At Wayne State, safety a team effort

James David Dickson
The Detroit News

When Heather Doherty was going to give a failing grade to a student, she “felt a little squirrelly” about her safety.

It was about 21/2 years ago, her first year teaching, and Doherty, now 47, was concerned that if the “quite large” student who had “physically intimidated” her caught her alone and was angry about his grade, the situation could become threatening. She called police. More than once.

More than once, an officer from the Wayne State Police Department showed up and walked the clinical psychology Ph.D. student to her car. It turned out not to be necessary; nothing happened. Even so, Doherty says, “it was good to know it was an available service.”

Wayne State officers walked clinical psychology Ph.D. student Heather Doherty to her car.

The Wayne State University Police Department provides an overlapping presence with other policing agencies in Midtown Detroit. The overlap brings what the university’s police chief hopes will raise the comfort level of residents, visitors and students and the collaboration among other agencies can enhance police deployment, crime solving and allows sharing of resources that one department alone might not have, Police Chief Anthony Holt said.

Campus police cover an area that includes many of Detroit’s crown jewels and major employers, including the Detroit Institute of the Arts, Detroit Public Library Main Branch, Charles H. Wright Museum of African American History, Detroit Medical Center and Henry Ford Hospital.

If Detroit is to become a ‘big thing’ again, Holt understands that comfort level is important.

“At any given time, there could be 150,000 people in Midtown,” Holt said. “We have a very dynamic population,” including some 27,000 Wayne State students.

Further, some 80 percent of Wayne State police patrols take place off Wayne State’s campus. That’s a lot of work for a department with only 65 sworn officers. So deterring crime has become an important part of the job.

DTE Energy places bait cars and bait bikes downtown and in Midtown and police monitor them. The belief is that what affects any corner of Detroit affects every corner of Detroit, and with only a small amount of people committing crimes, any suspect taken off the streets makes the city safer.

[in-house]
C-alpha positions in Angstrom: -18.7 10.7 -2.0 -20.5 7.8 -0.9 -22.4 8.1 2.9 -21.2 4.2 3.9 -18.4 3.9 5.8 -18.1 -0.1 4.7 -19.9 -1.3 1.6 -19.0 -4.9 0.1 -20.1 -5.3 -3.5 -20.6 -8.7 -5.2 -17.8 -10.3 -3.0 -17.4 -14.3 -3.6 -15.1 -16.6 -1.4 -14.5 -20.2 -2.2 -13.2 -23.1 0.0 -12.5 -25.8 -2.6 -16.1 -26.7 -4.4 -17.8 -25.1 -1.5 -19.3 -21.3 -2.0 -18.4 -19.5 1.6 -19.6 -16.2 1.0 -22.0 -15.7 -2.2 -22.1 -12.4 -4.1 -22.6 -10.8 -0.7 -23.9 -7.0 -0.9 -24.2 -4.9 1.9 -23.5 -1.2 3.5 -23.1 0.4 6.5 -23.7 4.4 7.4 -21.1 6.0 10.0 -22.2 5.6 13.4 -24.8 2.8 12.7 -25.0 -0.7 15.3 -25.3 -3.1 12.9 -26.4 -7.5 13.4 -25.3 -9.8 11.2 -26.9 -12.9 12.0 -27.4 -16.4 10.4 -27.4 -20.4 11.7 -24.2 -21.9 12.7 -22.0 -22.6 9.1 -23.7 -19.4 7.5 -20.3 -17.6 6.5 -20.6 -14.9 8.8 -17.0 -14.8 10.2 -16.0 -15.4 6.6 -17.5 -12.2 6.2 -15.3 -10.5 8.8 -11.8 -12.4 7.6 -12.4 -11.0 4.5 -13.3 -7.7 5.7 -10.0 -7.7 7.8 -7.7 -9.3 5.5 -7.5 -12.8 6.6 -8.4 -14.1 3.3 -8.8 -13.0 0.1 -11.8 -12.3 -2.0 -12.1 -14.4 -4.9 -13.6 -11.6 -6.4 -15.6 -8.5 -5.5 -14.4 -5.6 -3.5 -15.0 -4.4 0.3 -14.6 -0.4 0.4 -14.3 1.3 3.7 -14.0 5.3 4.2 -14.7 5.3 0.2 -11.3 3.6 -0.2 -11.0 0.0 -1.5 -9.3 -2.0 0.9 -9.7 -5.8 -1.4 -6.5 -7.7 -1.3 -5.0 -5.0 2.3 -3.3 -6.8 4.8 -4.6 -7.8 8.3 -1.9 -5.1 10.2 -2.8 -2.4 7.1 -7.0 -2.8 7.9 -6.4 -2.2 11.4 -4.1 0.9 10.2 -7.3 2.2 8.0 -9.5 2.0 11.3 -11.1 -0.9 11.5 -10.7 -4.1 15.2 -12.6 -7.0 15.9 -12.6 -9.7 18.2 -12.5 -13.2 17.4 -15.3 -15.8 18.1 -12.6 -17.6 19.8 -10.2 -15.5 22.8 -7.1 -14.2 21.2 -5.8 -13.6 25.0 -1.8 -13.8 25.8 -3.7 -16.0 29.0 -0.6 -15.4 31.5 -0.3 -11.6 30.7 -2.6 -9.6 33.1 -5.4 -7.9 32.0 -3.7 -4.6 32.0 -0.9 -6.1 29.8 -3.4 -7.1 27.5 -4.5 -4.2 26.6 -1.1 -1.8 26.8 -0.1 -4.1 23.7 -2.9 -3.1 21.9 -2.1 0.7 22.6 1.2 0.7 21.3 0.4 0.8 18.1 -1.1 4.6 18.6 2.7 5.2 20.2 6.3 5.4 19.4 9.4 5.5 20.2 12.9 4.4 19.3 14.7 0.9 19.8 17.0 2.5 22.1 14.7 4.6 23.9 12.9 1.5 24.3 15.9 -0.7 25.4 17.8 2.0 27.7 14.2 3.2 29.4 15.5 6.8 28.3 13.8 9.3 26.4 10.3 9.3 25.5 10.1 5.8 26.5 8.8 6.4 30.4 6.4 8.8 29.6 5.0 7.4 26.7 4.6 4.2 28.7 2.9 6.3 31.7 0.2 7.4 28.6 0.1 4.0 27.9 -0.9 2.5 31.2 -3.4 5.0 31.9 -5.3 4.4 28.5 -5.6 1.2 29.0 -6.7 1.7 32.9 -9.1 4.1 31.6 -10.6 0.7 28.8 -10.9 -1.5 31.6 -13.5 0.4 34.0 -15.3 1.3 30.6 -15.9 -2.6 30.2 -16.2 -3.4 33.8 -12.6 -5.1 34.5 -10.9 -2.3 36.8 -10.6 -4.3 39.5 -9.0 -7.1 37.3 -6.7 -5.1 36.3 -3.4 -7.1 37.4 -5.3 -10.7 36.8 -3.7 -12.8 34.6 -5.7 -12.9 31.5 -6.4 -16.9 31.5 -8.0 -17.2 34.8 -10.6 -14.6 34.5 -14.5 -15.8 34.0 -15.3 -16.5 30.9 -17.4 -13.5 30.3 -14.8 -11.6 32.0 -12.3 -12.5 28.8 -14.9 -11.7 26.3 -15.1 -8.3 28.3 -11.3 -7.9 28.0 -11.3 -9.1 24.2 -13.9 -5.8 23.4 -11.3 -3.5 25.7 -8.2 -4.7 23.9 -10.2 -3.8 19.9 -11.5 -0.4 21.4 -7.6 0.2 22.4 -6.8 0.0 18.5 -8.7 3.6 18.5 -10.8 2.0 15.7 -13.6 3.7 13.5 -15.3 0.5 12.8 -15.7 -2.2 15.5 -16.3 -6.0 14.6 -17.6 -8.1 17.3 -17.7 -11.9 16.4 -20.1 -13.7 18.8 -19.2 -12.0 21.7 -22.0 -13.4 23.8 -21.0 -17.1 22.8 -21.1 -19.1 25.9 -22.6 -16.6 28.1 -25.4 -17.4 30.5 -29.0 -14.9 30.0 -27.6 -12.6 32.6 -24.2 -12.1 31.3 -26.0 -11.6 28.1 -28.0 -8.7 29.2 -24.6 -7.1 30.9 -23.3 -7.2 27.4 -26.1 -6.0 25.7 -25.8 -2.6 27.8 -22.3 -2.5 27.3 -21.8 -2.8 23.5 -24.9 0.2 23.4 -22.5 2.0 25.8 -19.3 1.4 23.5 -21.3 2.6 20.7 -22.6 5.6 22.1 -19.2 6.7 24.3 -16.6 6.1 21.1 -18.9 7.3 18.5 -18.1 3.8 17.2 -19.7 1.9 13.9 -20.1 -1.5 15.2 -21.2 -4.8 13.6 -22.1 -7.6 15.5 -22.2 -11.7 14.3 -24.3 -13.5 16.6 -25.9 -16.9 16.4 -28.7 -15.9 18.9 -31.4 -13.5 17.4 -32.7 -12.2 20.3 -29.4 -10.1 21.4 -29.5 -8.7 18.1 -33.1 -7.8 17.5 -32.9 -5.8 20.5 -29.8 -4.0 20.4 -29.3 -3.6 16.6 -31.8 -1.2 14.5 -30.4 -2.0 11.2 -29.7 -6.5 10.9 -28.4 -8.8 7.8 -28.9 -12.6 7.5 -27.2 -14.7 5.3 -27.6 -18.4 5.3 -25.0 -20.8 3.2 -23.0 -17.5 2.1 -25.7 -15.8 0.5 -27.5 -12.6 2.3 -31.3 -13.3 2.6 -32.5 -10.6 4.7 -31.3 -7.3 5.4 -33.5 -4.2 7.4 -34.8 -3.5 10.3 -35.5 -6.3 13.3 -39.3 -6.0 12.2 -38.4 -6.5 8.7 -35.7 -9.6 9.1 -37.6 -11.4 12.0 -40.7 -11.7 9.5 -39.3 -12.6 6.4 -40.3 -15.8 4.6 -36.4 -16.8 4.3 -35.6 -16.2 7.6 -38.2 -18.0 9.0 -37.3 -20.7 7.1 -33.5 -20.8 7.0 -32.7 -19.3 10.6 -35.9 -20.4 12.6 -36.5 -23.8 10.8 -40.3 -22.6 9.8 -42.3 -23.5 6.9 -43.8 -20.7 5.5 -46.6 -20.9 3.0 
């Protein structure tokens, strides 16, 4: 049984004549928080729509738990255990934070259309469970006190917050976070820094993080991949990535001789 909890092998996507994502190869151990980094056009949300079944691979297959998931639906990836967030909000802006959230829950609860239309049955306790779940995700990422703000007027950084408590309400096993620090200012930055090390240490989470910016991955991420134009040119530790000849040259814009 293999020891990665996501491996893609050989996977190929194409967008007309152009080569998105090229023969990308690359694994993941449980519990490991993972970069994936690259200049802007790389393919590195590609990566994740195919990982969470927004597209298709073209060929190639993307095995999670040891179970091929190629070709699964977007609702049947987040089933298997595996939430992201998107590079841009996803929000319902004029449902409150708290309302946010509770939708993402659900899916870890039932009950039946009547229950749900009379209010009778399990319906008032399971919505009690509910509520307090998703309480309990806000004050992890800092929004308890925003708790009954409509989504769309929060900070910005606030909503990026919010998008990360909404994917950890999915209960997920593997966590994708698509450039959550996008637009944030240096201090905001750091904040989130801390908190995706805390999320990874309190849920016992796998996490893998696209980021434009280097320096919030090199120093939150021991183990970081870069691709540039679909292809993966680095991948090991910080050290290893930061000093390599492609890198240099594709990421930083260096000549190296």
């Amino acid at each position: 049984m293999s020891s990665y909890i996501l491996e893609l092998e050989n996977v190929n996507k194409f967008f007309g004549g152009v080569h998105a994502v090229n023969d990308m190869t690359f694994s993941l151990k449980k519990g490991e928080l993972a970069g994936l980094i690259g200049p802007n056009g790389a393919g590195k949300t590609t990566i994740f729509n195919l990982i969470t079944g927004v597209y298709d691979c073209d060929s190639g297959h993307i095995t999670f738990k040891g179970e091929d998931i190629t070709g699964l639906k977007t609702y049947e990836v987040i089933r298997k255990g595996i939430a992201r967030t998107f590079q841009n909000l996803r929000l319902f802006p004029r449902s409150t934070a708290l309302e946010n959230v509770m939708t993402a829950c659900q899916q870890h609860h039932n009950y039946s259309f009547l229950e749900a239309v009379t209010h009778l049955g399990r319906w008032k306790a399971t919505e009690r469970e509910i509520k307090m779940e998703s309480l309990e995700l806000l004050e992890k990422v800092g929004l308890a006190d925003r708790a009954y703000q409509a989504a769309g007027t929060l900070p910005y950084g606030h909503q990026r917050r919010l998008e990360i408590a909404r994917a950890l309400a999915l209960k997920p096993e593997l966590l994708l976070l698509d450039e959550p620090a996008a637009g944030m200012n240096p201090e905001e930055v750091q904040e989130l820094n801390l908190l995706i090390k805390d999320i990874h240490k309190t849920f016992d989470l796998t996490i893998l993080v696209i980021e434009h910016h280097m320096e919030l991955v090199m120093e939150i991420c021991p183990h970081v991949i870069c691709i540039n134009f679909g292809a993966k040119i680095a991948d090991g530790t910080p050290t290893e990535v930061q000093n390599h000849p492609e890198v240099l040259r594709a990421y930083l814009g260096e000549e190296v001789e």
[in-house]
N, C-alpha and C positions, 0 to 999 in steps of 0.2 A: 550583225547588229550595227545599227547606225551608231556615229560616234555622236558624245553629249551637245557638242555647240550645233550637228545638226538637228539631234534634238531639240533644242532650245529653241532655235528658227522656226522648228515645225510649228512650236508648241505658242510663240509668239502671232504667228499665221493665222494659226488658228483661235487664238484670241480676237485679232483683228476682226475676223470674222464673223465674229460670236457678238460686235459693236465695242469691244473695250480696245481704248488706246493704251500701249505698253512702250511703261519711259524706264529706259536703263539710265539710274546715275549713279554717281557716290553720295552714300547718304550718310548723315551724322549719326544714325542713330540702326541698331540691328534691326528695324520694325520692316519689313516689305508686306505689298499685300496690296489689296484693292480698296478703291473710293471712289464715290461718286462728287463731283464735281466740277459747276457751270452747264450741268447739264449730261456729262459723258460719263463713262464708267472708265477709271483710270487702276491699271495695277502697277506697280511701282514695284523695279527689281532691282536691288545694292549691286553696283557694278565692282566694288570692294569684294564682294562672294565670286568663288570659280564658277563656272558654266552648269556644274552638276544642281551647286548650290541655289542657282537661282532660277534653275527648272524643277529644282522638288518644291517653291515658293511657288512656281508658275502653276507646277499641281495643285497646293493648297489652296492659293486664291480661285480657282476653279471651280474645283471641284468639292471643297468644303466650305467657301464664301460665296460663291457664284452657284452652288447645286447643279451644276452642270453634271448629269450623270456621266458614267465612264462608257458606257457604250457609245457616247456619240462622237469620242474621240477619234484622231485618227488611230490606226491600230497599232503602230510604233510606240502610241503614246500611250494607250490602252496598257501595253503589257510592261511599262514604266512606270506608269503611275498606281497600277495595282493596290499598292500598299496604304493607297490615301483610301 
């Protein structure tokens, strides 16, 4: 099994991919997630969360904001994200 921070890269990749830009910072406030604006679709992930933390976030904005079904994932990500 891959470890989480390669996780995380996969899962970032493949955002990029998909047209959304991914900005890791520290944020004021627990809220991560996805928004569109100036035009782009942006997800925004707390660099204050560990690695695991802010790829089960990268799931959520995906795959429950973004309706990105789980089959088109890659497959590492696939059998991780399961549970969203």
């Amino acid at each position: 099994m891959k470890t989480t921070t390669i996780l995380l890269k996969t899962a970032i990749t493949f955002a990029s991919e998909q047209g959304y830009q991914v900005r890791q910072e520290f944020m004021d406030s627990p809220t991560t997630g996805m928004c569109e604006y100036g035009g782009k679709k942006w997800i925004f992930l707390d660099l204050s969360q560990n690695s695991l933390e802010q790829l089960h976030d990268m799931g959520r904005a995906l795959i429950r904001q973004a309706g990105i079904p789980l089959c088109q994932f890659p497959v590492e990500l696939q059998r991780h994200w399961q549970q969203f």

On May 14 on Grand River near Elizabeth, a DTE Energy bait car was broken into about 6 a.m. DTE security alerted Wayne State police, who tracked the suspect using a GPS embedded in a laptop inside of the bait car. Wayne State police made the arrest and learned that the thief was a parolee with a history of robberies, said Michael Lynch, head of security for the energy company.

Nour El Harakeh, 26, was witness to this kind of crime around campus when her friend’s bike was stolen in late May. Despite the theft, El Harakeh said she feels safe on campus, largely due to campus police. The Wayne State officer who responded “was very concerned, even though it’s just a bike.”

Wayne State University chemistry student Nour El Harakeh says she feels safe on campus, largely due to campus police.

“Whenever someone knows I live in Detroit, you kind of feel the fear on their face, like, ‘Really, you live there?’ ” El Harakeh said.

“I knew that in the old days, Detroit was really a big thing,” she said. Today, the evacuated buildings she drives past on West Warren Avenue still “break (her) heart.” But on campus, she feels safe. “I don’t find it scary at all,” El Harakeh said.

A flow of information

Detroit’s 3rd precinct covers much of the same area. And the QLine as well as Detroit Department of Transportation buses are protected by transit police. And schools such as Cass Technical High School are patrolled by Detroit Public Schools Community District Police. That overlap is only part of the story; collaboration is another.

At its biweekly Compstat meetings, in which police use computer-generated statistics to address details about crime in precincts, Wayne State police and their community partners, including DTE, the hospitals, community groups and area law enforcement, review safety trends. The numbers are crunched by Wayne State’s Center for Urban Studies.